This quilt was completed in 2009. The quilt top--design, execution, assembly--required 18 months of steady work and necessitated my learning some new techniques in machine applique.
The project was originated by a friend who suggested that our group make reproductions of a well-known 1950 quilt, "Calico Garden," now displayed in the Shelburne Museum in Vermont. The original quilt, made by Florence Peto, is a crib quilt made with three-inch hand-appliqued blocks. I was not particularly fond of the original quilt, but I was fond of my group. I decided to participate, making a queen-sized quilt for our guest bedroom by enlarging and redesigning the original blocks. (I planned to exclude the blocks I did not like, however, so right from the beginning I was Not Following the Program.
The design I eventually chose did not work out entirely as I expected. And along the way, inevitably, I abandoned the original designs entirely to add blocks of my own. (For one thing, there were no birds in any of the original Calico Garden blocks; what's a garden without birds?)
I enlarged the quilt further when my husband said he'd like this bright quilt for our king-sized bed; I added outer borders to achieve the necessary size. When at last the quilt top was assembled, I sent it to a hand-quilter. I felt that the quilt 'deserved' hand work, but the time it would require (and the strain on my wrists and hands) made my choice sensible. I added the binding and label after the quilt was returned to me. Now we are much more reliable about making the bed because it's such a treat to walk into the bedroom and enjoy the sight of the cheerful quilt.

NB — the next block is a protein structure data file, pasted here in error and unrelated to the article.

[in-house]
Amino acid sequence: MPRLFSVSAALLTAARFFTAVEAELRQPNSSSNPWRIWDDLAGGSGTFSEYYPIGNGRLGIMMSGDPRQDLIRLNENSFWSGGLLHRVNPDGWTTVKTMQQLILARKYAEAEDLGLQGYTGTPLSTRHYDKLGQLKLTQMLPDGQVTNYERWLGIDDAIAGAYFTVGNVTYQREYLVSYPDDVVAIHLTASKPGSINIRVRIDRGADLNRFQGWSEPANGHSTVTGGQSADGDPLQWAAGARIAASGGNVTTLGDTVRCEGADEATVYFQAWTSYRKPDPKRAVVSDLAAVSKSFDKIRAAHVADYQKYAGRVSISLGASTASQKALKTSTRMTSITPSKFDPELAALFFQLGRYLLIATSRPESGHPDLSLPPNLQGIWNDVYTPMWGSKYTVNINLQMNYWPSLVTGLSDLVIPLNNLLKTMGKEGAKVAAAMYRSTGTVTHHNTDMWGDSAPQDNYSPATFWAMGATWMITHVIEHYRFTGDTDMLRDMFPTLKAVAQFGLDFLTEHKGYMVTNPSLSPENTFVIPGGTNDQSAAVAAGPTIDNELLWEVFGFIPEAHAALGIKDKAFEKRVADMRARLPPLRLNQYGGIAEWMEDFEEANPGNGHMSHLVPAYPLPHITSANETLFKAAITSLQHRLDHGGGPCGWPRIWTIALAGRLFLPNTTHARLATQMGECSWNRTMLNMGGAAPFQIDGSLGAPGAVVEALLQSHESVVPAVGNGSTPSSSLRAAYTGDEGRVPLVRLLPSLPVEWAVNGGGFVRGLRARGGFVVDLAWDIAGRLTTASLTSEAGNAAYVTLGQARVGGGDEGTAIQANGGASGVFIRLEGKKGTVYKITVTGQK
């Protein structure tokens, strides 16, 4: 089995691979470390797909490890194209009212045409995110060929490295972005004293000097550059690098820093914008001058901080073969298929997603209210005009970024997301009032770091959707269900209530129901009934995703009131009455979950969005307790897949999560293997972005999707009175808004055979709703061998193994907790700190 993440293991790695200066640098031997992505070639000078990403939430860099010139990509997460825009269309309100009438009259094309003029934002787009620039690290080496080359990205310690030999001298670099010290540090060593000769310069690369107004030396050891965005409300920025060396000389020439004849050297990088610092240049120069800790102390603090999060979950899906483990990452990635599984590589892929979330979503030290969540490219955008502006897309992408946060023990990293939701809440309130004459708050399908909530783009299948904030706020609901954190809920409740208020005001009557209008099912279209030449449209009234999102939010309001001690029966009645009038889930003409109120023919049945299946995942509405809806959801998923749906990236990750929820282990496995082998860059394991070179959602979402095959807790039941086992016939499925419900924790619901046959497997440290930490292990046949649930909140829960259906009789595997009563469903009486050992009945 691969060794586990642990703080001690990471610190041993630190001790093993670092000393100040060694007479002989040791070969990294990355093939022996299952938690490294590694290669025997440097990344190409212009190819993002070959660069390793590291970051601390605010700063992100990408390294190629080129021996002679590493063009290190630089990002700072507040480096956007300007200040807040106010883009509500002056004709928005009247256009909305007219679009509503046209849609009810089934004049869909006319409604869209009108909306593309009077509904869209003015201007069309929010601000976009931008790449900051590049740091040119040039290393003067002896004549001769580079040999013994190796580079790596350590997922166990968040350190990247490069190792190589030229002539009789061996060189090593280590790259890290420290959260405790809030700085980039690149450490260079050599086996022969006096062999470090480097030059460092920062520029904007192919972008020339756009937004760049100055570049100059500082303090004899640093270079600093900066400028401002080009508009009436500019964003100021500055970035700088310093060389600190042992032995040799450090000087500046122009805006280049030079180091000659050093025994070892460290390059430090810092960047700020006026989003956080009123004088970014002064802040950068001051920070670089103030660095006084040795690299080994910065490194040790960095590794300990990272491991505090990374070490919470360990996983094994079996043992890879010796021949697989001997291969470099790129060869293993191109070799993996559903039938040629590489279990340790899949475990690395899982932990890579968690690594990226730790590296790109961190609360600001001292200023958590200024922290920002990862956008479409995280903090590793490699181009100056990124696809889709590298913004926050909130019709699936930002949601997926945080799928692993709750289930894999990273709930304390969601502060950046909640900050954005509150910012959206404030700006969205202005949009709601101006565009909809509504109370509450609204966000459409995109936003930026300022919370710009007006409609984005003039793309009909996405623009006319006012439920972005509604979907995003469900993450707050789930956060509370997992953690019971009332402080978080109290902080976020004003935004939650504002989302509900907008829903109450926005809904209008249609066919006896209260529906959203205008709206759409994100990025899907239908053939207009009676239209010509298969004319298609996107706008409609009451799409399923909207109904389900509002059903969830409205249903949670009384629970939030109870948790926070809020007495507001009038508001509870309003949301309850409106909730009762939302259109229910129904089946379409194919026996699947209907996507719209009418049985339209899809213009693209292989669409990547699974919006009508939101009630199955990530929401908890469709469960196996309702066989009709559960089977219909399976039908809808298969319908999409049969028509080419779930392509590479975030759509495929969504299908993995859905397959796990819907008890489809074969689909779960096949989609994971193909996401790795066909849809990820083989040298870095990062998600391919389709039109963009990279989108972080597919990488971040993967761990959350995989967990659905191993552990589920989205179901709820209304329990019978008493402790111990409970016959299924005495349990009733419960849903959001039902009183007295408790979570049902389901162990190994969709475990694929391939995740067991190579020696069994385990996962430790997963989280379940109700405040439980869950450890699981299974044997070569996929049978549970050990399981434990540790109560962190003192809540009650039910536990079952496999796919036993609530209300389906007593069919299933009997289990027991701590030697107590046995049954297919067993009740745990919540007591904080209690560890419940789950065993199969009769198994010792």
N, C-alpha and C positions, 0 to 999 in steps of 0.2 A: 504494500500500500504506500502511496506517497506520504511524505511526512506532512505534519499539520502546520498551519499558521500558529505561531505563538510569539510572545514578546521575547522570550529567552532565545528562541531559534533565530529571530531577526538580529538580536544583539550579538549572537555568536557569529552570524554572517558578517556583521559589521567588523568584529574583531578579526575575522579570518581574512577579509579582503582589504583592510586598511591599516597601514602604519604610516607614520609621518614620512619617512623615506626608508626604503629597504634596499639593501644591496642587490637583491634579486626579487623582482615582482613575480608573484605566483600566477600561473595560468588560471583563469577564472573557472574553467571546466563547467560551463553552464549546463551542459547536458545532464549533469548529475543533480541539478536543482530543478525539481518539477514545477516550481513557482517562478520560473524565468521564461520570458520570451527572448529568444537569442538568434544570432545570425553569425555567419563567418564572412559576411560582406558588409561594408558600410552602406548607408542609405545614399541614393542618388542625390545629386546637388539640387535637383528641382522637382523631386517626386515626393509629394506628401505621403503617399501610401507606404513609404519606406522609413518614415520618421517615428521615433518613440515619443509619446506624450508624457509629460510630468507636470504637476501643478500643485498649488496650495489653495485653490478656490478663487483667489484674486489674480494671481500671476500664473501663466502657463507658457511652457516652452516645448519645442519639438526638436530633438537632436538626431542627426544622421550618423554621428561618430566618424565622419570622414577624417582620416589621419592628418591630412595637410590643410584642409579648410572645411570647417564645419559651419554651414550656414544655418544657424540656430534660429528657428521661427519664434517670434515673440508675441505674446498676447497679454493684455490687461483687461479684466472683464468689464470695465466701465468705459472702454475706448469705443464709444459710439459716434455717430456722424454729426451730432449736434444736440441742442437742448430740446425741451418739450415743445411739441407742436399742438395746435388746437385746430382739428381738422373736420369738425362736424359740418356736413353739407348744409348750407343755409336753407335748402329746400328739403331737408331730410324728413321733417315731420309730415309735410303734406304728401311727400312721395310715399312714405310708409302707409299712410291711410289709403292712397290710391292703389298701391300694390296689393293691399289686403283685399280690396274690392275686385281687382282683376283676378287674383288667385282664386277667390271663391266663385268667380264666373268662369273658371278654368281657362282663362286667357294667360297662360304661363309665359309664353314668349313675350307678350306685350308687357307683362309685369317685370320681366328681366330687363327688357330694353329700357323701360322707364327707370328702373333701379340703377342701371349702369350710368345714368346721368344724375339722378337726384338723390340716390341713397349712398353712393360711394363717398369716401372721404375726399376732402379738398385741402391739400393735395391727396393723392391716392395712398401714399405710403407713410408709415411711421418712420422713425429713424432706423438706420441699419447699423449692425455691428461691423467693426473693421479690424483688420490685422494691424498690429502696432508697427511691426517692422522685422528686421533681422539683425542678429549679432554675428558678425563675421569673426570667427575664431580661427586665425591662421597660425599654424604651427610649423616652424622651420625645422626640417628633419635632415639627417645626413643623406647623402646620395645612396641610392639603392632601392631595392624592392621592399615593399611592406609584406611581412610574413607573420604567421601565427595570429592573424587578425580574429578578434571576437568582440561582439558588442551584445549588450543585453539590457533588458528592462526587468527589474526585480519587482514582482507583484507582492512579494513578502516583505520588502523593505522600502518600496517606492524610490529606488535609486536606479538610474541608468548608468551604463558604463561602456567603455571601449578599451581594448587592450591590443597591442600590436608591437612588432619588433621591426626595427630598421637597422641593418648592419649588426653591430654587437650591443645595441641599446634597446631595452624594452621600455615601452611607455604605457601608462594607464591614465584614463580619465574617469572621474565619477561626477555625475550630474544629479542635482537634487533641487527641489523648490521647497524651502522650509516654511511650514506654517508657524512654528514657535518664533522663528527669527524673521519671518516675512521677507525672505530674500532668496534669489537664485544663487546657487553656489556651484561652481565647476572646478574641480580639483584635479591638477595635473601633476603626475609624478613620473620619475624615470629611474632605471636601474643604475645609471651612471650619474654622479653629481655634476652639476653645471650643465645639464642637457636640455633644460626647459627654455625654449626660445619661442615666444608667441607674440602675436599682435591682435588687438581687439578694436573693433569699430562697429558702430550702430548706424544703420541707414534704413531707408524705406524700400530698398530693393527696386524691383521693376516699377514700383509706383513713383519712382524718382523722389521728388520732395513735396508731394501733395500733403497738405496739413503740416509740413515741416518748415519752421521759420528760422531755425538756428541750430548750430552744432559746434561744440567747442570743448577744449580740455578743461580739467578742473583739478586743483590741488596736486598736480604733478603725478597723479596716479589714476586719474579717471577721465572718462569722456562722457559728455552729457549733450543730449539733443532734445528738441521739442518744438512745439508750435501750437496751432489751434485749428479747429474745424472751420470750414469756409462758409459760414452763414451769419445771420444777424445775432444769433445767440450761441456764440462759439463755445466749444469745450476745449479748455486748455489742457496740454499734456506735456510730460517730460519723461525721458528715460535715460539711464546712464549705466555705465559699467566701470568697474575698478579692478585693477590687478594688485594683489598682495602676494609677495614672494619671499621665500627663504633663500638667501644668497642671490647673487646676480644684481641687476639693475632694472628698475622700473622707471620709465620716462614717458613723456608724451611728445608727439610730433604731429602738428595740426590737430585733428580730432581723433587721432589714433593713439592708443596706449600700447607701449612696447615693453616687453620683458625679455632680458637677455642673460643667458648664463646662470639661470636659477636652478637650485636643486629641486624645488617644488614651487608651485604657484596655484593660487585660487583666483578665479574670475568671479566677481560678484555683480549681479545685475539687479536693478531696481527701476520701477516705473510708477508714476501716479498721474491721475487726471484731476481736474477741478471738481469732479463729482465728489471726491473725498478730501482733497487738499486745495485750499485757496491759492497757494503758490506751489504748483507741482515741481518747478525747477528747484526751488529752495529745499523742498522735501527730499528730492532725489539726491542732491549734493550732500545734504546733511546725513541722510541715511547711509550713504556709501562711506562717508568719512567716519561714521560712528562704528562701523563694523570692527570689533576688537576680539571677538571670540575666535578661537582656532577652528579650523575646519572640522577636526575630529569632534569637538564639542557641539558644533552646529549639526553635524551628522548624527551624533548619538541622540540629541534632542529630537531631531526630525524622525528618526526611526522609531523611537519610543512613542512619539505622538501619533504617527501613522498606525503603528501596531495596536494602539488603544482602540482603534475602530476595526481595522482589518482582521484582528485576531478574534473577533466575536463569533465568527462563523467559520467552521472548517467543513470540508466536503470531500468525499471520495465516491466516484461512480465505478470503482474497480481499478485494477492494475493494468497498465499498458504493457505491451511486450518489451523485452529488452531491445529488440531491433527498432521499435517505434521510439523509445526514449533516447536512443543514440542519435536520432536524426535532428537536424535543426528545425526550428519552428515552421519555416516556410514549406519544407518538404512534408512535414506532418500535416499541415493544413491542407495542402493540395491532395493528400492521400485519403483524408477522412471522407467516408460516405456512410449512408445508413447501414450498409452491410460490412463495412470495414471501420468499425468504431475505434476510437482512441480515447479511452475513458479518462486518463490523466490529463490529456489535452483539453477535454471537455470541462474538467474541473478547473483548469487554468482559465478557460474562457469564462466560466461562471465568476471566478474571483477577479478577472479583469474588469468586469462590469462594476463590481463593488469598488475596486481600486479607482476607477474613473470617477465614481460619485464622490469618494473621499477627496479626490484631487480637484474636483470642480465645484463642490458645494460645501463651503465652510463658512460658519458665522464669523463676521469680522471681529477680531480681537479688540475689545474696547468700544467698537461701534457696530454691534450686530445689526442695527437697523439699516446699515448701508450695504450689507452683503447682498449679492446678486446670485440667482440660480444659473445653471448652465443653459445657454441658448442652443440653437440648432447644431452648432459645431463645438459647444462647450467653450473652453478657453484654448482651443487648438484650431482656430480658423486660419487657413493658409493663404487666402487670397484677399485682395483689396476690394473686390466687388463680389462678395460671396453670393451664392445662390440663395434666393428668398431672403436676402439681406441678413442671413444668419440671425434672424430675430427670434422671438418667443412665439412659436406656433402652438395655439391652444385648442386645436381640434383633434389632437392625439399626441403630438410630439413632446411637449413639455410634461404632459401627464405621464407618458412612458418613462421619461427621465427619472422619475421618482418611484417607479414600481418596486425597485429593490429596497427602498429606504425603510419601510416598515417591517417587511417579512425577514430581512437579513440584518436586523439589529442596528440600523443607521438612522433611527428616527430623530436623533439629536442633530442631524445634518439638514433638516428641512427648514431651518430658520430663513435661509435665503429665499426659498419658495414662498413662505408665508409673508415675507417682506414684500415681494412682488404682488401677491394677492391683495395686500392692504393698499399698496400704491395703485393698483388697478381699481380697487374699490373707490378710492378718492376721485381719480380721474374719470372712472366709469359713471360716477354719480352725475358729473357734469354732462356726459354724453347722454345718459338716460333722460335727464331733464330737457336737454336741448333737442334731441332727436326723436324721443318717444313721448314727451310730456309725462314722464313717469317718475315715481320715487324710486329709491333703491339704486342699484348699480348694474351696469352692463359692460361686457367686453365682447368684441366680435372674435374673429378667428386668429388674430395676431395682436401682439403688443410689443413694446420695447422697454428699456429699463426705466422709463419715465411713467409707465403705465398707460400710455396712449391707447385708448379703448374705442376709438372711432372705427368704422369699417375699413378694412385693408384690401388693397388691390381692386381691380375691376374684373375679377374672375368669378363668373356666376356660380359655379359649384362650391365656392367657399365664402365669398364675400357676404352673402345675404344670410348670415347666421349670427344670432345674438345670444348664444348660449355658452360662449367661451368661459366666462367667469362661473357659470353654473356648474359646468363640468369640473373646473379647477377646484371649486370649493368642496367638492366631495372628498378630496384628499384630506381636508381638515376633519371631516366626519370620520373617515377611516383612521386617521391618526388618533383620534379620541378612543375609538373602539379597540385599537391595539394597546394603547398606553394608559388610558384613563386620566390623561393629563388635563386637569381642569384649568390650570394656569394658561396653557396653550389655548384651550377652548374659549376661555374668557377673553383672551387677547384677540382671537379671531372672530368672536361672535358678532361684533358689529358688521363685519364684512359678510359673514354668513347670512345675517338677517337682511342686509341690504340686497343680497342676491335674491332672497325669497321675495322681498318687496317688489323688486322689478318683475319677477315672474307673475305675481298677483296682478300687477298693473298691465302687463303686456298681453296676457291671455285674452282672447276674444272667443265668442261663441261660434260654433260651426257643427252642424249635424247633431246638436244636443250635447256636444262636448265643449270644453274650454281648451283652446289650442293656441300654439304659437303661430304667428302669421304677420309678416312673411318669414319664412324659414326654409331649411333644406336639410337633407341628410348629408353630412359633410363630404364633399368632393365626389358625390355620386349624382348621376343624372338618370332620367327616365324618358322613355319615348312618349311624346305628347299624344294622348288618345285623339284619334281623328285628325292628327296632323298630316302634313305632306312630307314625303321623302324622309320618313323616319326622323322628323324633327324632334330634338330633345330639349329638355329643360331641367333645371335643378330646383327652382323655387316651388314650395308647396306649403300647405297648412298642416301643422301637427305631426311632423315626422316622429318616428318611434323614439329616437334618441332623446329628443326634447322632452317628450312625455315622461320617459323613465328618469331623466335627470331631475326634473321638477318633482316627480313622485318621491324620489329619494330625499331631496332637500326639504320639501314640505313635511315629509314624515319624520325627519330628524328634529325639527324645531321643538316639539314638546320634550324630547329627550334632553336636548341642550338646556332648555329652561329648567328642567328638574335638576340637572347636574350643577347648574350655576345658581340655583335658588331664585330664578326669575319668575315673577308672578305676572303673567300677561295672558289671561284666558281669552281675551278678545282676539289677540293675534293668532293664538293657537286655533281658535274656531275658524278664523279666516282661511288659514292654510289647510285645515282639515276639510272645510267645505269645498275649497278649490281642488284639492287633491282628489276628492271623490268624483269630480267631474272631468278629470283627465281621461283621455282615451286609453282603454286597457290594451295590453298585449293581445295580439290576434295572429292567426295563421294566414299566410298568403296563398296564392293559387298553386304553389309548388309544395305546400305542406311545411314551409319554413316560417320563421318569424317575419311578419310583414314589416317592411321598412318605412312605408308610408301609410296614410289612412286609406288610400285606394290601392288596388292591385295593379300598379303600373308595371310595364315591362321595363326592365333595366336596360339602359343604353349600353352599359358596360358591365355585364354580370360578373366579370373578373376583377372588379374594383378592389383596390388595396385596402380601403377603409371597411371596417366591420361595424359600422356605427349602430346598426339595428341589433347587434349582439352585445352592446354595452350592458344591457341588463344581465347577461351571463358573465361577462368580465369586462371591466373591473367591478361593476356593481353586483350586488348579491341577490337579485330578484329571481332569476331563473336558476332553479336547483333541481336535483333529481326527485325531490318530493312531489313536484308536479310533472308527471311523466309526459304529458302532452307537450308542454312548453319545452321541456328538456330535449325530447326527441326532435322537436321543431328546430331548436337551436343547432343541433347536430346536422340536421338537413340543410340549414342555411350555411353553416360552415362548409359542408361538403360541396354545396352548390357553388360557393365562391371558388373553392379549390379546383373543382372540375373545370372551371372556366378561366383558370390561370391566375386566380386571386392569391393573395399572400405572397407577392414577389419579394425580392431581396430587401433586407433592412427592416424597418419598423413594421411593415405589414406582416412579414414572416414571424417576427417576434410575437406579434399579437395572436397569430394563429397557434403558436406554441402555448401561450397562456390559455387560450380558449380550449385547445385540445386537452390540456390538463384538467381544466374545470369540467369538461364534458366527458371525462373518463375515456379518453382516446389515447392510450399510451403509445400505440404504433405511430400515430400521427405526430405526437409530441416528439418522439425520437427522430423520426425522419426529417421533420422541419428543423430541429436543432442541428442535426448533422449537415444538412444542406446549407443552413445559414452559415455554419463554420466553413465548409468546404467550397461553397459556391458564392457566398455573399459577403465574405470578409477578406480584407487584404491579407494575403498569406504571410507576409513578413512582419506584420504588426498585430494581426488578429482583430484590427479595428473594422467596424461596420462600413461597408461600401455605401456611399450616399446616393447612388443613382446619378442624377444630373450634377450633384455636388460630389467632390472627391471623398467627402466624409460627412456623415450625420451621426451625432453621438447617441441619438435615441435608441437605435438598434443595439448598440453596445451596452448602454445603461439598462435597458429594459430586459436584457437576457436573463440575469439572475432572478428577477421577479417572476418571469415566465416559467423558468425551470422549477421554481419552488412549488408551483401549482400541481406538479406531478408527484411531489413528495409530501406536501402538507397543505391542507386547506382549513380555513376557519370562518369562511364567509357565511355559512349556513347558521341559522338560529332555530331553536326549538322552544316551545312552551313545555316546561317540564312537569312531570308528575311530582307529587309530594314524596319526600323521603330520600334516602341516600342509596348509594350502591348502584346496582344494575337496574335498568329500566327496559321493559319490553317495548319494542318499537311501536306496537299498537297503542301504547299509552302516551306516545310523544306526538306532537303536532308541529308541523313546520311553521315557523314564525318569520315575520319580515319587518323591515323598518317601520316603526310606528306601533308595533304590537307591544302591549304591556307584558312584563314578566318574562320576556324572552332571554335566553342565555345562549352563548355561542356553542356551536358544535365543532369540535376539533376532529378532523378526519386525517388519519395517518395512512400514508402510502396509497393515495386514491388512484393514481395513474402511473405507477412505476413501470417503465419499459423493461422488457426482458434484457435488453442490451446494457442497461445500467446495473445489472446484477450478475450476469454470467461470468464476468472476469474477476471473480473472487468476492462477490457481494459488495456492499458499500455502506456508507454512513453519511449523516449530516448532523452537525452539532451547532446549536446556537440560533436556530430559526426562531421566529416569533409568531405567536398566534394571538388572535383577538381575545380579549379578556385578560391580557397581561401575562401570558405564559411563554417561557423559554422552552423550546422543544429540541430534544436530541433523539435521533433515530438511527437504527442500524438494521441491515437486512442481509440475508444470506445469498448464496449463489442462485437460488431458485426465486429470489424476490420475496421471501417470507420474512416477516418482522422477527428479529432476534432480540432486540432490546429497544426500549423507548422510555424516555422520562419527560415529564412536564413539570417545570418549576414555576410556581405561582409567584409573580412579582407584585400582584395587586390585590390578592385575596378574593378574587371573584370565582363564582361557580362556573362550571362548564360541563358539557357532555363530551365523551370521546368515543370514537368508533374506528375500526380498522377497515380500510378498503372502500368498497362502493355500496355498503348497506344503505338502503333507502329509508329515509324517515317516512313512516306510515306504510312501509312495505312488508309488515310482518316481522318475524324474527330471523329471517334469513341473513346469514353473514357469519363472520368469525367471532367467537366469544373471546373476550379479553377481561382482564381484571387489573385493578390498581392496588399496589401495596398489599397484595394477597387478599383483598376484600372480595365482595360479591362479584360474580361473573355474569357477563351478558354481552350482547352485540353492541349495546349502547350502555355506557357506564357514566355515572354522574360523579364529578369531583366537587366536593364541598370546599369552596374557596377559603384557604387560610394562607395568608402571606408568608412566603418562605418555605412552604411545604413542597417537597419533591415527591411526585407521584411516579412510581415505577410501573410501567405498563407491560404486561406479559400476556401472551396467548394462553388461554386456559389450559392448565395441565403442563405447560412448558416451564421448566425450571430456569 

One thought: large 'album' quilts are perhaps more interesting in person because it is easier to see the individual designs.
If you would like to see all the blocks, go to my friend's website--thebluecatcreations.com --and use the drop-down menu entitled Calico Garden; there are two Elaines, so select Elaine W.
My favorite blocks are the 'woven' basket (lower right in this picture) and the cherry thief.
To answer a possible question: no, machine applique is not one bit faster than hand work!